For this episode, we’re doing something a little different: offering you a sneak peek behind the scenes here at Kobo to share some insights from several teams that play a key role in getting eBooks from authors and publishers to readers. US Manager Christine Munroe spoke to five of our colleagues:
Chris, KWL Development
- “Our goal is to make it as easy as possible for our users to publish their content, and then after that do as much as possible to drive the success of those published titles.”
- How does the development team manage to wrangle the seemingly never-ending list of features and ideas the KWL team want to implement? He has to balance new projects with maintaining and testing the current platform, and evaluating the necessity and value of each new idea.
- With each new to-do item, Chris collaborates with the rest of the broad Kobo team to make sure we can support these changes from a data and software perspective.
Sarah, Content Analytics
- Why and how you should measure the halo effect of promotions and price changes.
- Learning what prices sell well in different countries – certain geos are more price-sensitive than others, and you can adjust your territory pricing accordingly. For example, US and UK shoppers are used to paying less for eBooks, while readers in Australia, New Zealand, and Canada are more willing to pay more.
Ben, QA & Content Display
- Ben’s main responsibility involves seeing content coming in and deciding whether or not it’s ready to go for sale to customers. When the answer is no, his team works to problem solve, find bugs, and support fixes.
- Common errors found during the QA process: all content lumped in chapter 1; mismatched file uploaded for the title (ex Book 2 in a series instead of Book 1); missing or out of order chapters; low image quality.
- Ben’s favourite QA lingo. Aren’t you dying to know what an obfuscated font is?
Patricia, Publisher Operations
- The detective work of PubOps, who are always working to answer a question from a publisher, another internal team, or retail partner. Why hasn’t a price changed? Why isn’t a book for sale? Why has this eBook failed QA testing?
- Why Patricia likes projects that involve launching in a new territory – a large cross-functional team basically gets to recreate Kobo, and rebuild the catalogue, in a short period of time.
Jared, Big Data
- Reading data that Kobo collects and analyzes. How we’re currently using it for our readers – to show them patterns in how they read, when they read, and help them set reading goals.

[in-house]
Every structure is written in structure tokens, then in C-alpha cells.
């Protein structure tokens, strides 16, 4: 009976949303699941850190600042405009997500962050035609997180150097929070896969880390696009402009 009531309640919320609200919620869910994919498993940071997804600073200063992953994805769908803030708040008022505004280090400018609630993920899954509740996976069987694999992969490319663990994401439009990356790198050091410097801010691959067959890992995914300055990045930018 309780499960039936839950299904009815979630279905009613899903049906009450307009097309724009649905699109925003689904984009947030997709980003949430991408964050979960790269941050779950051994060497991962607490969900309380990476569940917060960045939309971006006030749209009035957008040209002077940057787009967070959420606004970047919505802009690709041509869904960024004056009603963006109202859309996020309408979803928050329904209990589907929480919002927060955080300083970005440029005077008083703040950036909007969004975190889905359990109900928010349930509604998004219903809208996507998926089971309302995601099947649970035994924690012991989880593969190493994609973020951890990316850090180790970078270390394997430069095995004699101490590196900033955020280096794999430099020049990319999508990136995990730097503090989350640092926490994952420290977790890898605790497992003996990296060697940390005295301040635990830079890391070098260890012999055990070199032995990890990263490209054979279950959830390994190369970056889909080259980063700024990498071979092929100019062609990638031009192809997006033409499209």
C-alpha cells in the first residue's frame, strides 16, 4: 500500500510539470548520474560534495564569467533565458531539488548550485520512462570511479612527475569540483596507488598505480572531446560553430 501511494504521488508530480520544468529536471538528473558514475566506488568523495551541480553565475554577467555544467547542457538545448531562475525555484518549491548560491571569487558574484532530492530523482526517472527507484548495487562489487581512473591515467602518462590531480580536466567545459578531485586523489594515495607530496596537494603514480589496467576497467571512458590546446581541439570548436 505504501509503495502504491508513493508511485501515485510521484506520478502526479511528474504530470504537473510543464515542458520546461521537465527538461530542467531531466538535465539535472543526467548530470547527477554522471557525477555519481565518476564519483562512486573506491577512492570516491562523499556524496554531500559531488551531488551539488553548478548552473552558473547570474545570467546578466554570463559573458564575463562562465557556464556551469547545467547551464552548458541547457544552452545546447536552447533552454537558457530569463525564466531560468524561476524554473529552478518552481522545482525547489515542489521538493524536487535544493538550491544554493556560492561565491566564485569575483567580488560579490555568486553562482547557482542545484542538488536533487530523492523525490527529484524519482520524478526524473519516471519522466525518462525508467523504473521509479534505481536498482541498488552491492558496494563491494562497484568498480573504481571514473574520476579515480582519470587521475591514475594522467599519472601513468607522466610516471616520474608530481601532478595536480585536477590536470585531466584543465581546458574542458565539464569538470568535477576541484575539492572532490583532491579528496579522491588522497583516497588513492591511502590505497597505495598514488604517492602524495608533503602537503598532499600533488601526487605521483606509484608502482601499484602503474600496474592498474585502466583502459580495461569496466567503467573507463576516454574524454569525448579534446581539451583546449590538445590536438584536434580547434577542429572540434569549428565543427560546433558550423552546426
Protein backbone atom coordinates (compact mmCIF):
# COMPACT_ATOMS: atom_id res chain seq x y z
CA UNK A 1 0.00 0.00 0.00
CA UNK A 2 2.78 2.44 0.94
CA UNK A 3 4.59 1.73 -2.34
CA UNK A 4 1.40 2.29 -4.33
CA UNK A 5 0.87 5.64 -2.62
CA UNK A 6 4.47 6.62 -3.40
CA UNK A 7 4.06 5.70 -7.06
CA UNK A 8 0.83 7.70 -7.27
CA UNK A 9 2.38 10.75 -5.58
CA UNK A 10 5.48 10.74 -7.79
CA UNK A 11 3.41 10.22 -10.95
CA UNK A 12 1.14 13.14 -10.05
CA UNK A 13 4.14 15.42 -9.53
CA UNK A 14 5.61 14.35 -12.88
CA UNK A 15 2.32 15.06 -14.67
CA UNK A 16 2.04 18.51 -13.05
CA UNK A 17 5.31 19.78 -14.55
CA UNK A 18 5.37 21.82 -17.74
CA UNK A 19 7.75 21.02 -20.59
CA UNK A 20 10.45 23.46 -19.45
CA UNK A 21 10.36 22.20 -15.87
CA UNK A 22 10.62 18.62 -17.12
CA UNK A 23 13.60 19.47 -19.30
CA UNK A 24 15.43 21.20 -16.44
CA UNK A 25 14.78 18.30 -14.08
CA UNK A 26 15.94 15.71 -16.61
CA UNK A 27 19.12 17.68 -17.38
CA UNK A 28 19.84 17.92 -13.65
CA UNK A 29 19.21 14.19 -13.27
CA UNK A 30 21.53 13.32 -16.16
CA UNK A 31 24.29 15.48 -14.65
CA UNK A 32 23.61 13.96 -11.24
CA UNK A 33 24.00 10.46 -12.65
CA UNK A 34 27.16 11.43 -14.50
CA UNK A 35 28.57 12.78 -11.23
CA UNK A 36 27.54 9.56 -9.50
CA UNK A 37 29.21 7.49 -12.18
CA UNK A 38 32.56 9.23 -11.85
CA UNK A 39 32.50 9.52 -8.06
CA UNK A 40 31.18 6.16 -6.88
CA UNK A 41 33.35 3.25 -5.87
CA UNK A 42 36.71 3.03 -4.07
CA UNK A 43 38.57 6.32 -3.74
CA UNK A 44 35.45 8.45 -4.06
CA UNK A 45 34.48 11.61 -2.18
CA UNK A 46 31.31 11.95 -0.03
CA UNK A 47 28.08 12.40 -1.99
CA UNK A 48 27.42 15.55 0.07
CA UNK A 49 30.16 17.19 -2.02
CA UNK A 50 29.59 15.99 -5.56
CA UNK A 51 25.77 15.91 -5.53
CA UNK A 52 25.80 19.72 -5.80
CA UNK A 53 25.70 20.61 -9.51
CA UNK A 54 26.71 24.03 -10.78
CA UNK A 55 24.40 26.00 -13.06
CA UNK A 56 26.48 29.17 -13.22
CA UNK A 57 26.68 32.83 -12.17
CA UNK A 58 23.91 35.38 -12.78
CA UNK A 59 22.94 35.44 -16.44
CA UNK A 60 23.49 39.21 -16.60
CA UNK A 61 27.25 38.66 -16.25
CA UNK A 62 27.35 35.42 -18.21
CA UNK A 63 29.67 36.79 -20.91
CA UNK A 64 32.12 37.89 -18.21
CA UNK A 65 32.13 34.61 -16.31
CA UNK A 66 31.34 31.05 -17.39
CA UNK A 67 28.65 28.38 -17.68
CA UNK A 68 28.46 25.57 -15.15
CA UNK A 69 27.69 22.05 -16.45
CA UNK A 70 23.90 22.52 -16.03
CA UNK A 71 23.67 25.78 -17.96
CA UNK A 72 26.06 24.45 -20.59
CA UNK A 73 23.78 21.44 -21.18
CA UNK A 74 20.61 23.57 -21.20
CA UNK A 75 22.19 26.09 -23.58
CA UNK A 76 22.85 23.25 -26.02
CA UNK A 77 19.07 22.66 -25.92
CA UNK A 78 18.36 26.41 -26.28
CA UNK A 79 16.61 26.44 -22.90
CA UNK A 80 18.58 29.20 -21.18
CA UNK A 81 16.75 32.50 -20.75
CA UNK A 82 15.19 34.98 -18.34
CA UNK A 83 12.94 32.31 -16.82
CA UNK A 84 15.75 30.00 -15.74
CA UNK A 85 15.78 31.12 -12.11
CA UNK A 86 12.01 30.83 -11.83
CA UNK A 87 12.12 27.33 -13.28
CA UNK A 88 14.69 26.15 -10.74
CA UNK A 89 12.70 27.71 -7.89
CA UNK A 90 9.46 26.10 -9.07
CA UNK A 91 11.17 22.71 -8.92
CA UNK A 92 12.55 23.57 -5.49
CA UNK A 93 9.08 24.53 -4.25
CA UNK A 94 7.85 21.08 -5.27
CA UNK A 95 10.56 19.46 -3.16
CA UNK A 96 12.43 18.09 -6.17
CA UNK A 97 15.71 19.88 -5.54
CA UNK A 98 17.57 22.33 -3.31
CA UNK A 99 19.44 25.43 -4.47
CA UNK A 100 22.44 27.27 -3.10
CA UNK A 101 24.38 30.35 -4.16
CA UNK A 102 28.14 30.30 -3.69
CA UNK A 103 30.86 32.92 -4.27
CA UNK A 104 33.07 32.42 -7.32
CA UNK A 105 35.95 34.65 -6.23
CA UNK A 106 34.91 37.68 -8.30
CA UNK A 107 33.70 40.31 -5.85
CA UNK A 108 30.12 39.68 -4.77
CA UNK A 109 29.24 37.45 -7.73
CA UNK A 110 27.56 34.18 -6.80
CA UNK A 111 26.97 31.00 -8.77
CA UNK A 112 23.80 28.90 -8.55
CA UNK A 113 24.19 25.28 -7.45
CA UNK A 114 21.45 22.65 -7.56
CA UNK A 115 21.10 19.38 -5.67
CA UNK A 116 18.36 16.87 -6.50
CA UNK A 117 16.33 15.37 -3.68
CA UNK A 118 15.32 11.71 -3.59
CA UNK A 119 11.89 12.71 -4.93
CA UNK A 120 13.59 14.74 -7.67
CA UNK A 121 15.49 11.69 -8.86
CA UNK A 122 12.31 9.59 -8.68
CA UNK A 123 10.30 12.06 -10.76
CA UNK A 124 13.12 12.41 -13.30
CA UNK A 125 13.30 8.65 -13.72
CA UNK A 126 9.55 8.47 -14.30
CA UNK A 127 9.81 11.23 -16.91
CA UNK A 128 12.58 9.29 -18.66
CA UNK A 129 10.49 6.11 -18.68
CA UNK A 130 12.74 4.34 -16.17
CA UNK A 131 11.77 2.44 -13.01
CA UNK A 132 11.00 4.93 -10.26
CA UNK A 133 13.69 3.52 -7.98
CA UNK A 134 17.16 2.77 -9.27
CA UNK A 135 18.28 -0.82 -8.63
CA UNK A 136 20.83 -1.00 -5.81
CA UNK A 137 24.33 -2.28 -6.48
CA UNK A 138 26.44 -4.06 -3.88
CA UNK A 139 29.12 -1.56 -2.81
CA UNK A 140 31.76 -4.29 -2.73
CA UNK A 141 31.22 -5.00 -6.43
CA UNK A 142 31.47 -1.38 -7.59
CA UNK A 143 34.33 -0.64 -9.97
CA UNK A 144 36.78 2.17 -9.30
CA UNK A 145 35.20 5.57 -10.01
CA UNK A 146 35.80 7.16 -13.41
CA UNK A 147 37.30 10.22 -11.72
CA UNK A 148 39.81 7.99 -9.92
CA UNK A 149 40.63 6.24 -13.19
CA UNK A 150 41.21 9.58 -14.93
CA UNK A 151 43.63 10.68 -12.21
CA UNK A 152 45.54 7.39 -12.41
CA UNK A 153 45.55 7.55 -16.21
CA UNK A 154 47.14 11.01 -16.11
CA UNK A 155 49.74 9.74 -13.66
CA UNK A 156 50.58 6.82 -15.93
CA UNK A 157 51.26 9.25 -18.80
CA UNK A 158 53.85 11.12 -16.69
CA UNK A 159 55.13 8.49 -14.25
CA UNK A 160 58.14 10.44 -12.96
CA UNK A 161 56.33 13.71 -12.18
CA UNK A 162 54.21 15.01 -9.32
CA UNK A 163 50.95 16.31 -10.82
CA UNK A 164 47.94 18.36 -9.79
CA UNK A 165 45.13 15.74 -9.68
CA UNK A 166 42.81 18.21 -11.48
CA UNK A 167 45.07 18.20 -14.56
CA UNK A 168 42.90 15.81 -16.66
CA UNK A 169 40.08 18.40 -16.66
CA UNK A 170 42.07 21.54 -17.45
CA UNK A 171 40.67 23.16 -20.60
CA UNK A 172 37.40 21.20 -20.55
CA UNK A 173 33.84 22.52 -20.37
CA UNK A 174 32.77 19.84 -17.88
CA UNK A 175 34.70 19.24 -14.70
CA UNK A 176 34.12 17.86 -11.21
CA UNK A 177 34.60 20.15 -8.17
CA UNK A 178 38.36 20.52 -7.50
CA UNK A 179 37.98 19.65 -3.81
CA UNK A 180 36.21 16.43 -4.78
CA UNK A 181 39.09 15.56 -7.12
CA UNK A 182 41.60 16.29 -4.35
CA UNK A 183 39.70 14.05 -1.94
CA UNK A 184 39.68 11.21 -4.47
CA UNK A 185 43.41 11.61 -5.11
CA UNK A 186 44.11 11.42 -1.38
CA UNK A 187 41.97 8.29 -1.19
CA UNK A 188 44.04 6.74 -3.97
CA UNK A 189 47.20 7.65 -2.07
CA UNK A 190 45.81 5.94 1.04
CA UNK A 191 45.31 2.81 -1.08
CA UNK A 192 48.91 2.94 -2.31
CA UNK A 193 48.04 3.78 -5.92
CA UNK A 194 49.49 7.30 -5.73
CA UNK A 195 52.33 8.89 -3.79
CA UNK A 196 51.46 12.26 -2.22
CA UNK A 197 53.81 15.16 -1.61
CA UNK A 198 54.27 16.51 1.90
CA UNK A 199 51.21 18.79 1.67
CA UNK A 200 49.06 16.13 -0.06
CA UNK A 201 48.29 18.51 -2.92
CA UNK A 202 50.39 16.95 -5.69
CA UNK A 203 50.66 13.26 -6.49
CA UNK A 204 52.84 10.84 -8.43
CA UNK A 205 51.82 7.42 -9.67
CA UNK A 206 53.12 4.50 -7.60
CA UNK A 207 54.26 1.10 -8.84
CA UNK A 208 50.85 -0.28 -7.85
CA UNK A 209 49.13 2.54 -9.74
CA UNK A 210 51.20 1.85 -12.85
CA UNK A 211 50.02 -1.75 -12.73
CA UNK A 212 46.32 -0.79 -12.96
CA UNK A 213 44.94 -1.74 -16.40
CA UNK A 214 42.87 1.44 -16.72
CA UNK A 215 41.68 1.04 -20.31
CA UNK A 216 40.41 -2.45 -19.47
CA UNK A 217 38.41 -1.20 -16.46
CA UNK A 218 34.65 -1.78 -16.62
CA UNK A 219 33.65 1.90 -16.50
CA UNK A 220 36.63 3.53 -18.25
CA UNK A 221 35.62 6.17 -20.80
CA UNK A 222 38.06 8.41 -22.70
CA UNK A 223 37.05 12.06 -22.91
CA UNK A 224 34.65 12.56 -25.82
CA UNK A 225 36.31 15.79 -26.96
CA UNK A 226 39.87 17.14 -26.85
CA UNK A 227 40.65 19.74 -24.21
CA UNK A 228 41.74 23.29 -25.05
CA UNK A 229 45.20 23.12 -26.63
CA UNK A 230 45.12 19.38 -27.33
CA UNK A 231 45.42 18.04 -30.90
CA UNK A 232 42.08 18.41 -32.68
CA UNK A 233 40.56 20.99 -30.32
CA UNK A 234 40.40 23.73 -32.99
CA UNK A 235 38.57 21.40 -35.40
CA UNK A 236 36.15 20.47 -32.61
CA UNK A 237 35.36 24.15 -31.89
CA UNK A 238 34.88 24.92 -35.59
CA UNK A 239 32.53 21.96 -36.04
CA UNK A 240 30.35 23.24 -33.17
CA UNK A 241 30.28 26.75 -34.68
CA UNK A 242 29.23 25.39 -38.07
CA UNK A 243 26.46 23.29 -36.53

- How we hope to share it with authors and publishers to help improve content and sales.
Do you have a question about what it takes to run a digital retail company that we didn’t answer here? Share it in the comments!
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I just enjoyed the podcast of the Kobo folks talking about their different jobs. Great behind-the-scenes stuff. The prices of e-books in the different geos was useful to me as an author. Thanks for putting it together.
I cannot sell anything on Kobo – it’s as dead as a dodo. And it’s not for the want of advertising on my part through all sorts of means I can afford. But it would be nice if authors could advertise on the Kobo site directly – where readers are browsing in the various genres. As far as I know, you don’t have such a facility? Readers will never find me if they never see my books. Any solutions, dear Kobo?
Hi Malla, looking at your titles on Kobo it seems that they’re coming through Smashwords. We’re testing a lot of promotional opportunities for Kobo Writing Life users at the moment and hope to continue expanding this. You would, however, need to publish with us directly to avail of these.
Loved the podcast. Fun! I’ve been posting some Kobo only tweets and FB posts. I always put Kobo buy links in my newsletters. I think I’m building an audience little by little. I have one trilogy that’s #139 on Kobo right now. Love that! Next step for me is to do a Kobo only release for a larger box set.
I loved listening to this episode. It was really great to learn about the inner workings of Kobo. It sounds like a really fun company to work for! 🙂